I attended a three day Classical Conversations Practicum recently. My husband joined me for the Saturday session. We were running late when we got there, so I told my husband that I would take the children to their classes if he would please go ahead and go get us a good seat. I was a little shocked to see him take off running, but thought it was sweet. Having realized the two previous days that the seating in the outer sections made it extremely hard to hear and see the visuals, I just wanted to get a seat in one of the middle sections, but I failed to explain myself to my overzealous husband.
By the time I got to the auditorium the meeting was already in session. I scanned the crowd for my husband. Then I saw him–right on the front row! I was not about to walk all the way to the front row after the meeting had started. Jason was sitting front and center and right smack in front of the lady talking. There was no way I was going to sit there. A friend caught my eye and waved me to sit with her. Jason turned around and saw me as I made my way to a different seat. I didn’t expect him to move, at least not right then, but he got up and joined me. “That was completely pointless,” he whispered, meaning his effort to get the best seat.
“I didn’t mean the front row!” I countered, but I could tell he was miffed. “Don’t be mad!” I gave him my best smile. He didn’t respond.
“That was embarrassing!” he whispered finally. What would you think I would do in such a moment? Well, laugh hysterically, of course, being as discreet as possible, you can be sure! What could he do but laugh with me?
I would have marched myself right down to the front and sat with him. I understand why you hesitated to do that, but I wouldn’t have cared. that’s just me 🙂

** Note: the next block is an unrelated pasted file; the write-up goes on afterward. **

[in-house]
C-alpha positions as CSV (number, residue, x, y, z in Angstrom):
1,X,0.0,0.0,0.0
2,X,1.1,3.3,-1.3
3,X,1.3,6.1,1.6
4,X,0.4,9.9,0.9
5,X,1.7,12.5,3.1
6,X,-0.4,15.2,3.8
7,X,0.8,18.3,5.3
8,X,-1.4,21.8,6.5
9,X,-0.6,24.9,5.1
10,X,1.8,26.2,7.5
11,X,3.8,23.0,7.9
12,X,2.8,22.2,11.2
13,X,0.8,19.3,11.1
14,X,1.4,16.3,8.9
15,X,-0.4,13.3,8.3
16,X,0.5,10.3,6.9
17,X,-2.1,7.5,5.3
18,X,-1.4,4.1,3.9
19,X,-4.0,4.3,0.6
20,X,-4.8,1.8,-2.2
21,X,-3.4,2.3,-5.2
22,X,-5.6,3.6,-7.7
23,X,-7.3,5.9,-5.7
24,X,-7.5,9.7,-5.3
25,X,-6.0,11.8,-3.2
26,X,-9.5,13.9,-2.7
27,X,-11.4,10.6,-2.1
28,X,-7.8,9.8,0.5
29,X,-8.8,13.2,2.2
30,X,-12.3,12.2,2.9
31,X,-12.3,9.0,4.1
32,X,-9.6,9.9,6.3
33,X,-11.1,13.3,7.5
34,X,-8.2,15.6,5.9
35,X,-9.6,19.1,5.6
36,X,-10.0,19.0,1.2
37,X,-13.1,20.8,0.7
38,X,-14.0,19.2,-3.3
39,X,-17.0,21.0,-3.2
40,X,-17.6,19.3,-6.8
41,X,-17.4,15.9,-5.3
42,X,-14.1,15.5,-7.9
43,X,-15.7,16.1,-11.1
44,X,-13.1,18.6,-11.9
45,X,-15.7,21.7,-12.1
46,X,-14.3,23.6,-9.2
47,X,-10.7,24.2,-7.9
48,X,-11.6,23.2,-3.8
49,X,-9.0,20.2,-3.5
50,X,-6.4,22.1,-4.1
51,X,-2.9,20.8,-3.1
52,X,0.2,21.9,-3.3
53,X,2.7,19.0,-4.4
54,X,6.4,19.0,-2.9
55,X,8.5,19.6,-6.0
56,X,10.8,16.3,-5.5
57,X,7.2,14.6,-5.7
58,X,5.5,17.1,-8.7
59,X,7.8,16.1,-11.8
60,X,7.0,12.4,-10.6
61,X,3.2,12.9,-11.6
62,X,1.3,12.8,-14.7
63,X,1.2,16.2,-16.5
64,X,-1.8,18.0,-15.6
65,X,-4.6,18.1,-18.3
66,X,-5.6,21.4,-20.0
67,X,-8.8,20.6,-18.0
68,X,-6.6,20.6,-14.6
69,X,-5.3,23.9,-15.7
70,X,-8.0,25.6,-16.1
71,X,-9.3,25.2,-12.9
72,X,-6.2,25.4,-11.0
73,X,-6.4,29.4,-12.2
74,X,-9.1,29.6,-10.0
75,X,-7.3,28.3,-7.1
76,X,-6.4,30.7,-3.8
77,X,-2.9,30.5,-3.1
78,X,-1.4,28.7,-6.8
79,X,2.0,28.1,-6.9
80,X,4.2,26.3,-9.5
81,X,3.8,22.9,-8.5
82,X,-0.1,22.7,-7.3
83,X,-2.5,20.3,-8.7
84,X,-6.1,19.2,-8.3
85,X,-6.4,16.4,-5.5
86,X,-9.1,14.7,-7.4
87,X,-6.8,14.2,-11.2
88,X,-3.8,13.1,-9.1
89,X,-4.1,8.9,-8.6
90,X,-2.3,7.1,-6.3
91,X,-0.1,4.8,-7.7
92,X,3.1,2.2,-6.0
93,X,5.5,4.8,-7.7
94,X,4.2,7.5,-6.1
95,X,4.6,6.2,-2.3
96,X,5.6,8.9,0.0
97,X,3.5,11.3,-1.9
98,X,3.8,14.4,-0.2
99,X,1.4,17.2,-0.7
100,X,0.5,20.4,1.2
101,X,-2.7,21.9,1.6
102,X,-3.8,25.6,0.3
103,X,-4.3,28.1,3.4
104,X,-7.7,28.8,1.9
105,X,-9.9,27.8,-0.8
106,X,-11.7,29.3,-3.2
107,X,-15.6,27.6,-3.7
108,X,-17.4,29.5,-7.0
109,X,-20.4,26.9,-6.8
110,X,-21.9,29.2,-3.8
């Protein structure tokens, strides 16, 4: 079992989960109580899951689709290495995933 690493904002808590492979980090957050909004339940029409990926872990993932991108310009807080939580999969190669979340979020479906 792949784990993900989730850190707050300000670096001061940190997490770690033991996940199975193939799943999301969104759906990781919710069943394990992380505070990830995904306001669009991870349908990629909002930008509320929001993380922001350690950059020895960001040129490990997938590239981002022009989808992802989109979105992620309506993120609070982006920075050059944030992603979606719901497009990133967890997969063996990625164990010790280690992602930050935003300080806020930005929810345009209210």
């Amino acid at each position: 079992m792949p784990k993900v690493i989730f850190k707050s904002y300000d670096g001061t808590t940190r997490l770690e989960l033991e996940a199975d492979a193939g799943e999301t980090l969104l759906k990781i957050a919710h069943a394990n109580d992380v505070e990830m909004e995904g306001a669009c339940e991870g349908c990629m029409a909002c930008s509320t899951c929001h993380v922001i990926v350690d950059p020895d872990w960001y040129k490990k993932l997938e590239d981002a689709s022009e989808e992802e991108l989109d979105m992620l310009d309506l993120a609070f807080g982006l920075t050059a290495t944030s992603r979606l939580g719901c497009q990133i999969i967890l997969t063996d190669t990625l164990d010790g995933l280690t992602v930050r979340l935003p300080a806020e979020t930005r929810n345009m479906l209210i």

I give him kudos for even sitting in the front row! I’ve always avoided them and will continue to do so!!!
I agree with Mari — I would have sat with my hubby, no matter where he was. It’s just easier…. 🙂
At times it can be tough to determine the difference between intent and what was said. The joys of marriage is “learning” this particular trick (of course whenever I think I figured out something, alas I have not!). I would think the same as your husband but knowing my dear wife I would pass at that. What I’ve learned is that instead of finding a seat and sitting in it, to just “locate” one and wait for her to join me. I always like to be pretty early to stuff so it’s a rarity when this scenario comes up. As always thanks for sharing your journey with us!
You guys are so funny!
The front row–the bane of my existence especially in church. When my kids were little they always wanted to sit dead front directly in front of the lecturn. Which of course meant you couldn’t look bored as someone prosed on and on and on about the topic of the day. And your kids needed to act perfect or the whole church was likely to notice as they were looking toward the lecturn. I was one thing to do it when I was in school (I was one of THOSE kids, loved sitting near the front and participating (NO DON’T THROW THOSE ROTTEN TOMATOES!). Of course my husband never went to church except on holidays if I held his feet to the fire (metaphorically of course, more like I told him no coffee cake for breakfast unless he came with us!) In your situation I probably would have just grabbed a seat near the back in the center so I could still see and would have caught up with he later or at the break.